The Pennsylvania Superior Court recently relaxed the Pennsylvania Courts’ trend of scrupulously constraining the use of warrants of attorney, also known as “confession of judgment” clauses in non-consumer credit transactions.  In Graystones Bank v. Grove Estates, LP., 2012 Pa.Super. 274 (2012), affirmed at 2013 Pa. LEXIS 2855 (Pa. 2013) a debtor made a Promissory Note in favor of the creditor, which contained a warrant of attorney. After some time, the debtor began to have trouble making payments under the Note. The creditor then required the debtor to establish an interest reserve and pledge additional real property as collateral, and to enter a “Change in Terms Agreement.” The Change in Terms Agreement did not itself include a warrant of attorney.

Following entry of a confessed judgment, the debtor filed a Petition to Strike and Open the judgment, claiming as grounds, inter alia, that the warrant did not bear a relationship to the debtor’s signature as it did not appear on the same page as the warrant. The debtor further argued that because the Change in Terms Agreement did not contain the warrant, a confession upon the Note and Change in Terms Agreement was void and should be stricken.  The Superior Court cited the trial Court’s reasoning approvingly, affirming its conclusions of law as to these issues:

Nor was the complete absence of the cognovit from the Change of Terms Agreement fatal, the court continued, deeming the agreement nothing more than an extension of the original Promissory Note’s maturity date and not, as Appellants argued, a new, comprehensive agreement setting new burdens and benefits upon the parties. As such, the Change of Terms Agreement was distinguishable from a lease renewal, which must contain its own warrant of attorney under our jurisprudence given its status as a novation expressing all rights and responsibilities between the parties from a new start date to end date. In contrast, the Change of Terms Agreement changed only the maturity date and, given the limits of its scope, did not purport to relieve Appellants from the remaining conditions set forth in the original Promissory Note. The court, therefore, found no defect or irregularity with the absence of a warrant of attorney from the Change of Terms Agreement.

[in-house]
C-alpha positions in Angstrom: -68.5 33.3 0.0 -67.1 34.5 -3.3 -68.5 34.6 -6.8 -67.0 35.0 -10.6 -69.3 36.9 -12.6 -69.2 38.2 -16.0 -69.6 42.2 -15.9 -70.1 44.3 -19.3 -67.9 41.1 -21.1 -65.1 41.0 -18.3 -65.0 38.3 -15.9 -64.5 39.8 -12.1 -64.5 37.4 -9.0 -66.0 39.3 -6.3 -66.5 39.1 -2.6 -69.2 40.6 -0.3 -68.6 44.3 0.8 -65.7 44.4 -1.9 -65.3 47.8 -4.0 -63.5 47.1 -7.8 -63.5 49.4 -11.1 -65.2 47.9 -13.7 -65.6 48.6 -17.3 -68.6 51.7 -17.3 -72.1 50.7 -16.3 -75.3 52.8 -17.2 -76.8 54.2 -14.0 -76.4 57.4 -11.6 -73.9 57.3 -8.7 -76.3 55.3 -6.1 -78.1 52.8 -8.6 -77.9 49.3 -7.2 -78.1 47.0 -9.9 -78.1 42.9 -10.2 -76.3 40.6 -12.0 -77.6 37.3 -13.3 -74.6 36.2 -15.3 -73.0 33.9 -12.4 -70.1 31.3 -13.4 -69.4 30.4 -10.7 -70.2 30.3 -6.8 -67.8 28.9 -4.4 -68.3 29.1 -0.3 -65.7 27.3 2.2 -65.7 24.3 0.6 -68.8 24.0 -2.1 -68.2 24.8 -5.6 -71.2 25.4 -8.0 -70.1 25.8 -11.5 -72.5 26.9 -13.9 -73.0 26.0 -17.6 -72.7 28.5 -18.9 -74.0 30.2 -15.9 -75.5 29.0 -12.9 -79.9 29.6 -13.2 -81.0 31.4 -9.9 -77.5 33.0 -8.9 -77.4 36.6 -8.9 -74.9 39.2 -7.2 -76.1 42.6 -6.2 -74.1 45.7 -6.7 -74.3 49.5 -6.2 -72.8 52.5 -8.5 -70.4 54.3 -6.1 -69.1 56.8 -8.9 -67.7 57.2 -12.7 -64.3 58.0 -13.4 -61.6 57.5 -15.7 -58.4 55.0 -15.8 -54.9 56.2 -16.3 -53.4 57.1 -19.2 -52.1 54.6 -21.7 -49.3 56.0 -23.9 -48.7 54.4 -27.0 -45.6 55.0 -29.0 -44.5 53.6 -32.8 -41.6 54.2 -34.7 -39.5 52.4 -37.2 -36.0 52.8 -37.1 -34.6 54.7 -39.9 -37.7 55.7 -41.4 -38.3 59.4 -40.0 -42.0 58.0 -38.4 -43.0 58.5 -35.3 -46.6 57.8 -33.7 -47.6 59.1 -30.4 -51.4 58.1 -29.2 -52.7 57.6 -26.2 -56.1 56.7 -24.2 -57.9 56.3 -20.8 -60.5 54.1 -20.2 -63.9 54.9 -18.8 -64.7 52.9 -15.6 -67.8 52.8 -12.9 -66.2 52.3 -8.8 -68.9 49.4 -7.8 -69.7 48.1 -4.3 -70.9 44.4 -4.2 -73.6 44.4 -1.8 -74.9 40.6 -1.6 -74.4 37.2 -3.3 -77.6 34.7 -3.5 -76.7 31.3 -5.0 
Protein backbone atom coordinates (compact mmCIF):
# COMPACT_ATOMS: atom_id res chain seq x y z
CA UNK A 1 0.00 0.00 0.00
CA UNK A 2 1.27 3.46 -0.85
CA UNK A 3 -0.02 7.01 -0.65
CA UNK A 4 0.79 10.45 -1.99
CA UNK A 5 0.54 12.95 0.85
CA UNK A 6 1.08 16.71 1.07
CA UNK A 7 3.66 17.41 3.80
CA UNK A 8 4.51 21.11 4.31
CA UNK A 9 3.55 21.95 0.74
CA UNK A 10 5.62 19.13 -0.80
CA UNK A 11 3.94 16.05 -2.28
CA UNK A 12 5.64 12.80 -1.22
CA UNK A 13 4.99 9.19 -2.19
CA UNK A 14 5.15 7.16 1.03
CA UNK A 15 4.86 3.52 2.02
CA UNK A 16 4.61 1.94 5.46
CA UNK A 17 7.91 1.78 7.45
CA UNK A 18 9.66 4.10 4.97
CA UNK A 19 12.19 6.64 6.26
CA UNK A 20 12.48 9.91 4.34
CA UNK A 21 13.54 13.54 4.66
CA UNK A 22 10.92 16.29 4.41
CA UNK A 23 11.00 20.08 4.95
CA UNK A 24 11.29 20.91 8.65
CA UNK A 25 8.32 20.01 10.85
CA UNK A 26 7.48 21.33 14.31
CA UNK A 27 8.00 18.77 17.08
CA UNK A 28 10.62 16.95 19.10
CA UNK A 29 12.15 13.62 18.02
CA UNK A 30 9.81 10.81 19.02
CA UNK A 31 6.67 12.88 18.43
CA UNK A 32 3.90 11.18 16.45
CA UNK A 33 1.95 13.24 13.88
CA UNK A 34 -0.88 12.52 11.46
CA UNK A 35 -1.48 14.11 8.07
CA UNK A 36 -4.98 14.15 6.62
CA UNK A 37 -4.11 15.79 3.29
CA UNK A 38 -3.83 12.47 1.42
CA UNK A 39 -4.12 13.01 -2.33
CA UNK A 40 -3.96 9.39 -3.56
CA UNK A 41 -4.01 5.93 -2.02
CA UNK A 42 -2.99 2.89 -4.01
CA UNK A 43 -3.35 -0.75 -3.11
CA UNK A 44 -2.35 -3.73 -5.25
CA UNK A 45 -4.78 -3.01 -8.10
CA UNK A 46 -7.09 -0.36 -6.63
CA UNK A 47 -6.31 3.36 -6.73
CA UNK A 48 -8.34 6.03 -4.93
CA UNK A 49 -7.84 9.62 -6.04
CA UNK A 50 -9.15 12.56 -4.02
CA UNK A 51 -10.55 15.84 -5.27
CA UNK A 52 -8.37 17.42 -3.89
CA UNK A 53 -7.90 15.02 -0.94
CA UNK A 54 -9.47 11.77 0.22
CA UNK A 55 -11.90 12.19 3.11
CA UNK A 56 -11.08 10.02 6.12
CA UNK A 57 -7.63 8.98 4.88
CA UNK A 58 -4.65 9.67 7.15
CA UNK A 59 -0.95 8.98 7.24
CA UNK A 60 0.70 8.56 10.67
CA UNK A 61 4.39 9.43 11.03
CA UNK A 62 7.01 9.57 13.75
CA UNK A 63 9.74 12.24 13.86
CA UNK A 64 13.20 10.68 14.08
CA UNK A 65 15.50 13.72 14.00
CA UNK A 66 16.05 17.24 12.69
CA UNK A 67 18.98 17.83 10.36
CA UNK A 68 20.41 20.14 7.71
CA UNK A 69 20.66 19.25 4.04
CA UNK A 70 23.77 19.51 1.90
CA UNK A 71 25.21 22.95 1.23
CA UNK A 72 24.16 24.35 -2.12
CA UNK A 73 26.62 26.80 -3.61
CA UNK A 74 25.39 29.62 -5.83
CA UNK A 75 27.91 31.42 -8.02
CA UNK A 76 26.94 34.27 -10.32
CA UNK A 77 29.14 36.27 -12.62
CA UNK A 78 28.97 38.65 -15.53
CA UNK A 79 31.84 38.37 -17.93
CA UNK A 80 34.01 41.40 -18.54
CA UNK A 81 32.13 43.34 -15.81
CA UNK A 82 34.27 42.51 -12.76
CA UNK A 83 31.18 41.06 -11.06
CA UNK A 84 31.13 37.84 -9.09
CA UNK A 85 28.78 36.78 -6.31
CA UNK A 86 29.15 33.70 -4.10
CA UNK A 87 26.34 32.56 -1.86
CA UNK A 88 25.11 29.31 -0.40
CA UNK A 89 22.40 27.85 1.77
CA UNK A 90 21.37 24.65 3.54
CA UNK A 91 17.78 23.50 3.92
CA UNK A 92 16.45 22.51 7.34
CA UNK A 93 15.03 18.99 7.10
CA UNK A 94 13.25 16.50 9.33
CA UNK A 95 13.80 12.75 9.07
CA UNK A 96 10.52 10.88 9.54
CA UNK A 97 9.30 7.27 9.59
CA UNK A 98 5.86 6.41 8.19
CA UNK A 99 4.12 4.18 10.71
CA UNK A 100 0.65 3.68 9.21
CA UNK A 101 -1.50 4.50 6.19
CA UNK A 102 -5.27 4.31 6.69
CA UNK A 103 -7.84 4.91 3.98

Graystones Bank, at 1280.  Until the Superior Court decided Graystones Bank, earlier authorities applied a scrupulous test requiring that a debtor’s signature must “directly relate” to the warrant of attorney.  A line of cases were read to provide that the debtor’s signature must appear on the same page as the warrant of attorney, and that where the original agreement has been amended, the warrant of attorney must be restated or specifically incorporated into the amendment.  Graystones Bank has relaxed that requirement, holding that a signature need not necessarily appear on the same page as the warrant to “directly relate” to it.  The Graystones Bank Court further held that where an agreement containing a warrant has been amended, the amendment need not restate the warrant or specifically incorporate the warrant if the amendment does not constitute a novation – in essence, if the amendment is a modification of the existing agreement but does not replace the parties’ respective rights and duties with a new agreement, the original warrant of attorney will stand and confession entered upon it will be valid.  The Superior Court approvingly quoted the trial court, which distinguished extensions of leases (which have generally been considered new contracts requiring that the warrant of attorney be restated) from mere amendments in arriving at its holding.  The best practice, however, is at the time of loan origination to continue the custom of having the debtor sign the warrant on the same page, as well as to restate the warrant of attorney in any amendment of a credit agreement in order to remove the prospect that a debtor would raise these defenses – which are fact and circumstance intensive – to the entry of a confessed judgment. Of note is that the opinion in Graystones Bank was penned by the Honorable Correale Stevens, then President Judge of the Superior Court, who was subsequently nominated to the Pennsylvania Supreme Court, which affirmed his opinion Per Curiam. The now Justice Stevens did not participate in the consideration or decision of the Graystones Bank case before the Pennsylvania Supreme Court.